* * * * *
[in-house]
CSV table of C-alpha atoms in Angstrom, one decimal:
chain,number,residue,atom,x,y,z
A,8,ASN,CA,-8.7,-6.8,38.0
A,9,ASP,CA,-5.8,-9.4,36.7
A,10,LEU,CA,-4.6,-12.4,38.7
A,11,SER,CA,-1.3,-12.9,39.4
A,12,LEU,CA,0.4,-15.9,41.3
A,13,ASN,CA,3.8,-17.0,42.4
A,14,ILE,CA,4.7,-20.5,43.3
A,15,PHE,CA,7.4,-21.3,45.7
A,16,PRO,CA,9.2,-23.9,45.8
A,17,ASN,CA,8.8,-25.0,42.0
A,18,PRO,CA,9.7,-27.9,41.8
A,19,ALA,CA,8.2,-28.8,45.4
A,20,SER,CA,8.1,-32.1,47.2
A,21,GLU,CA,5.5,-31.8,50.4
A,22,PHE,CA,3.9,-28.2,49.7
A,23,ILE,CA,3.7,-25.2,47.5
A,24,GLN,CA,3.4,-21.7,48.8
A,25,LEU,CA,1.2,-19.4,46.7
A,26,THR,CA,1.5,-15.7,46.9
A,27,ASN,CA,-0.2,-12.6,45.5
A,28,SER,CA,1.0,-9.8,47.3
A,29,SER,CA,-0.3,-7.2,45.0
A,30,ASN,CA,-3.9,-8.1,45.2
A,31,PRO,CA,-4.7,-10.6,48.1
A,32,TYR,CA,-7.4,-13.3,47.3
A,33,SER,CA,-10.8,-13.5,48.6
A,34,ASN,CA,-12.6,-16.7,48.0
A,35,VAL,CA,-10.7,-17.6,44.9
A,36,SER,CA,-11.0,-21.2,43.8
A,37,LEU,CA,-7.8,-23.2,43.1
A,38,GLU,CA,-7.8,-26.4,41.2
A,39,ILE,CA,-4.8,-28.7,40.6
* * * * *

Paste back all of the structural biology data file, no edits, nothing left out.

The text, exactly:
[in-house]
CSV table of C-alpha atoms in Angstrom, one decimal:
chain,number,residue,atom,x,y,z
A,8,ASN,CA,-8.7,-6.8,38.0
A,9,ASP,CA,-5.8,-9.4,36.7
A,10,LEU,CA,-4.6,-12.4,38.7
A,11,SER,CA,-1.3,-12.9,39.4
A,12,LEU,CA,0.4,-15.9,41.3
A,13,ASN,CA,3.8,-17.0,42.4
A,14,ILE,CA,4.7,-20.5,43.3
A,15,PHE,CA,7.4,-21.3,45.7
A,16,PRO,CA,9.2,-23.9,45.8
A,17,ASN,CA,8.8,-25.0,42.0
A,18,PRO,CA,9.7,-27.9,41.8
A,19,ALA,CA,8.2,-28.8,45.4
A,20,SER,CA,8.1,-32.1,47.2
A,21,GLU,CA,5.5,-31.8,50.4
A,22,PHE,CA,3.9,-28.2,49.7
A,23,ILE,CA,3.7,-25.2,47.5
A,24,GLN,CA,3.4,-21.7,48.8
A,25,LEU,CA,1.2,-19.4,46.7
A,26,THR,CA,1.5,-15.7,46.9
A,27,ASN,CA,-0.2,-12.6,45.5
A,28,SER,CA,1.0,-9.8,47.3
A,29,SER,CA,-0.3,-7.2,45.0
A,30,ASN,CA,-3.9,-8.1,45.2
A,31,PRO,CA,-4.7,-10.6,48.1
A,32,TYR,CA,-7.4,-13.3,47.3
A,33,SER,CA,-10.8,-13.5,48.6
A,34,ASN,CA,-12.6,-16.7,48.0
A,35,VAL,CA,-10.7,-17.6,44.9
A,36,SER,CA,-11.0,-21.2,43.8
A,37,LEU,CA,-7.8,-23.2,43.1
A,38,GLU,CA,-7.8,-26.4,41.2
A,39,ILE,CA,-4.8,-28.7,40.6